“A Portrait of Civilized Man” (E. M. Cioran)

The Hudson Review, Vol. 17, No. 1 (Spring, 1964), pp. 9-20. Translated by Marthiel Mathews from CIORAN, E. M., “Portrait de l’homme civilisé”, La chute dans le temps, Paris, Gallimard, 1964.

OUR RAGE TO RID THE HUMAN SCENE of everything irregular, unexpected, or mis-shapen, borders on indecency. It may of course be deplorable that certain tribes take pleasure in eating their oversupply of old people, but never will I agree that such picturesque gourmets should be exterminated; after all, we should remember that cannibalism is the very model of a self-sufficient society as well as a practice well suited to appeal one day to a packed planet. However, my aim is not to bemoan the fate of cannibals, harried though they are, living in terror, the great losers in today’s world. Let’s admit it: their case is not exactly impressive. Anyway, they are on the decline; a hardpressed minority stripped of self-confidence, unable to plead their own cause. The situation of illiterates, on the other hand, is entirely different-that considerable mass attached to its own traditions and privileges, warred upon with an unjustified virulence. Is it an evil, in the end, not to know how to read and write? In all honesty, I do not think so. I will go even farther and say this: when the last illiterate has disappeared, then we can put on mourning for man.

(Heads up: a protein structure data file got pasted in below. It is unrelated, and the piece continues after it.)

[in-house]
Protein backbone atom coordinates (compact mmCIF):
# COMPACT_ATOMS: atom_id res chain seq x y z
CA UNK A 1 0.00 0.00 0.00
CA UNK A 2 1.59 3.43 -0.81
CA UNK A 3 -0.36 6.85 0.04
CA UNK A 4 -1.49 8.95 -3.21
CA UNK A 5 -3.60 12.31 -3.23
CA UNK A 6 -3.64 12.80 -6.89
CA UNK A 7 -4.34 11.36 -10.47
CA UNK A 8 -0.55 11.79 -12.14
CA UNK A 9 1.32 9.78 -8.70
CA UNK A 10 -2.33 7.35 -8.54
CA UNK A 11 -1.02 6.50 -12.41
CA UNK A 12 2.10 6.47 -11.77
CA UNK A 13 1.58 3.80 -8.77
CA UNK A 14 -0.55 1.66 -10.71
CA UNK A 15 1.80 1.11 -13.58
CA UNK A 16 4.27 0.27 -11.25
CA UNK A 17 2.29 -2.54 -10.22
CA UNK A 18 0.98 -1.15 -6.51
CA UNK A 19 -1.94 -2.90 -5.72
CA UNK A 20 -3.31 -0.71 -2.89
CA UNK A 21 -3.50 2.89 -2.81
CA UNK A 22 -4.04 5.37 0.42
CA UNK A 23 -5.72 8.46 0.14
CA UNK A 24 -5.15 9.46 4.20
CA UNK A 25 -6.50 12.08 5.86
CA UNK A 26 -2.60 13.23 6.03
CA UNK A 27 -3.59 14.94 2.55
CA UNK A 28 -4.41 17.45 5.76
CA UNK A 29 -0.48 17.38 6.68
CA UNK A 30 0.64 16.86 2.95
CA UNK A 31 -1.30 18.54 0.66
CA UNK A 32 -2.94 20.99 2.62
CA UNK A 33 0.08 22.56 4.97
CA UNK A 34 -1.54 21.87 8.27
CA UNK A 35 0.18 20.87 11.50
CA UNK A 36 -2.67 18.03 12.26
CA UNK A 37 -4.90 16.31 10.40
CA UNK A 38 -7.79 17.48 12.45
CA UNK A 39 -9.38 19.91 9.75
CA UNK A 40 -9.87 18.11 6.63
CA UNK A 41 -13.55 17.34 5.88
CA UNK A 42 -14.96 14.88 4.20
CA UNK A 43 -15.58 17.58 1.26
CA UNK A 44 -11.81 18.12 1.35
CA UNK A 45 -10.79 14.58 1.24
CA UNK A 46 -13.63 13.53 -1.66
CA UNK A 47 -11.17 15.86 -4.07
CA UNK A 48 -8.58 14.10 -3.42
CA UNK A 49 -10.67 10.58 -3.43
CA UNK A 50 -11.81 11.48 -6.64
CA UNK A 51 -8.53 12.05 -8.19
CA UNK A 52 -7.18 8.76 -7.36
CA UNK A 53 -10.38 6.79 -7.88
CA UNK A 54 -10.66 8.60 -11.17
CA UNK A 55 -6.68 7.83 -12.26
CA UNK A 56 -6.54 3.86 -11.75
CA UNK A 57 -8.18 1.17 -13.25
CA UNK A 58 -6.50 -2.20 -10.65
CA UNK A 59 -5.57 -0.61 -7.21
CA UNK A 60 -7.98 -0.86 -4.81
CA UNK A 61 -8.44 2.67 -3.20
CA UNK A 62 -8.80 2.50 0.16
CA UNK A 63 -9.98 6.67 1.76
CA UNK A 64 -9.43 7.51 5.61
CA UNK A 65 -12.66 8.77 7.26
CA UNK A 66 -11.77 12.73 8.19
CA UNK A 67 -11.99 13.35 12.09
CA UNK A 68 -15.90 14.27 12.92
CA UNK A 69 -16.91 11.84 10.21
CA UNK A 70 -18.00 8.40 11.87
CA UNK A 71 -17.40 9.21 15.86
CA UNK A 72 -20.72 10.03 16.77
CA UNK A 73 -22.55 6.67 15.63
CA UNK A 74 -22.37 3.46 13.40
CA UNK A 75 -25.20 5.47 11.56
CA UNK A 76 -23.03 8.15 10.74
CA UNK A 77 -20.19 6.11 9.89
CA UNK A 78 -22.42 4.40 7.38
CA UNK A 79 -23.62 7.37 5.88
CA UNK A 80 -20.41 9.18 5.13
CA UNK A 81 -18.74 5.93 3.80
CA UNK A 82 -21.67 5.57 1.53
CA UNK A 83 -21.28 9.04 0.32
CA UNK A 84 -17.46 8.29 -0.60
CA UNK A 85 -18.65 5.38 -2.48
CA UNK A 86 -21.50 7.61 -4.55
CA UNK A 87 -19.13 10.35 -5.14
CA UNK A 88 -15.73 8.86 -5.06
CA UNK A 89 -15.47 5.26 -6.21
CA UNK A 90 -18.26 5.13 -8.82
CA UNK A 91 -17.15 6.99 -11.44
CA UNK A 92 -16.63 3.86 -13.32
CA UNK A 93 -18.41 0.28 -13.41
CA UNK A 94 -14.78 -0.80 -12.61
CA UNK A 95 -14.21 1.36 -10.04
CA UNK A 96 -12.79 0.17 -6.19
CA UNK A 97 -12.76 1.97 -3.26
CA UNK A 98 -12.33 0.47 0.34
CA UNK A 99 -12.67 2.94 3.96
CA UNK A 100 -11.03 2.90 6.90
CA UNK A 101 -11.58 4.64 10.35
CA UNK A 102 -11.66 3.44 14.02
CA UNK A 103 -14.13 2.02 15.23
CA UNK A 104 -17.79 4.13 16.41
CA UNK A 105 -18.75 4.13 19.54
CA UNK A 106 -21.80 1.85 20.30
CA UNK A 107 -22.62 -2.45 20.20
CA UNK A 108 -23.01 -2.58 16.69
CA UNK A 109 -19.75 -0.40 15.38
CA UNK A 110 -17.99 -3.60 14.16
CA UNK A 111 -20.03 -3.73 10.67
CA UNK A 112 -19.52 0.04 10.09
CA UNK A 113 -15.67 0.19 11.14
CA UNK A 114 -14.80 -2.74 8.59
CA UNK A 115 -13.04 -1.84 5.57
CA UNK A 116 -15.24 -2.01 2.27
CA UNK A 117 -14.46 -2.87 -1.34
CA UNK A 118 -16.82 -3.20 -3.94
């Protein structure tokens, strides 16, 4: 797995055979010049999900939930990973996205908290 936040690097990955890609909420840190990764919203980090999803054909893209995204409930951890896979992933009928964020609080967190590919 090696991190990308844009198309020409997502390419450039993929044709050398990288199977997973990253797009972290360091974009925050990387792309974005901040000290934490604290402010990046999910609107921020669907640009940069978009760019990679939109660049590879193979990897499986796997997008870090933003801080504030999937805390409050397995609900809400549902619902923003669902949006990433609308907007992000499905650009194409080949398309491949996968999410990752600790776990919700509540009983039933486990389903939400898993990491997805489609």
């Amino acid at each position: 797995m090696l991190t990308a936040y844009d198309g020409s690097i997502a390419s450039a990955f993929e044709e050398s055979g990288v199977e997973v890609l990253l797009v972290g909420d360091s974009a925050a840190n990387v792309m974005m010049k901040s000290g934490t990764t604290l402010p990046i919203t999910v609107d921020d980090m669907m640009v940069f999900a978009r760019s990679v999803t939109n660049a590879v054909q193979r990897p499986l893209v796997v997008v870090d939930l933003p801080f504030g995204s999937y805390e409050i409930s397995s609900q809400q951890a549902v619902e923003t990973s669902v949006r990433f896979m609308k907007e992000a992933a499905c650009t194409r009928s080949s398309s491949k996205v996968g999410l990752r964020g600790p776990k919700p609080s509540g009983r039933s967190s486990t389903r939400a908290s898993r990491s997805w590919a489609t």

The interest which civilized man takes in the so-called backward peoples is more than suspect. Since he cannot stand himself any longer, he unloads on them the surplus of evils that crush him; he urges them to taste of his miseries, entreats them to tackle a destiny he can no longer face alone. When he thinks how lucky they are not to have “evolved,” he resents them with the resentment of a desperado who has been balked and put to rout. What right have they to stay on the sidelines, outside the process of degradation he himself has endured for so long, from which he cannot extricate himself? Civilization, his product and his folly, seems a punishment inflicted on him and he wants to inflict it on others who have so far escaped it. “Come share my calamities; let’s be jointly responsible for my hell”: this is the meaning of his concern for them, such is the ground of his meddling zeal. Worn by his defects and even more by his “enlightenment,” he cannot rest until he has imposed them on people who are happily exempt. This is the way he acted even at a time when he was not yet “enlightened” nor weary of himself; he surrendered to his own greed, to his thirst for adventure and infamy. The Spaniards, at the height of their power, must have felt as much oppressed by the demands of their faith as by the strictures of the Church. The Conquest was their revenge… [Pdf]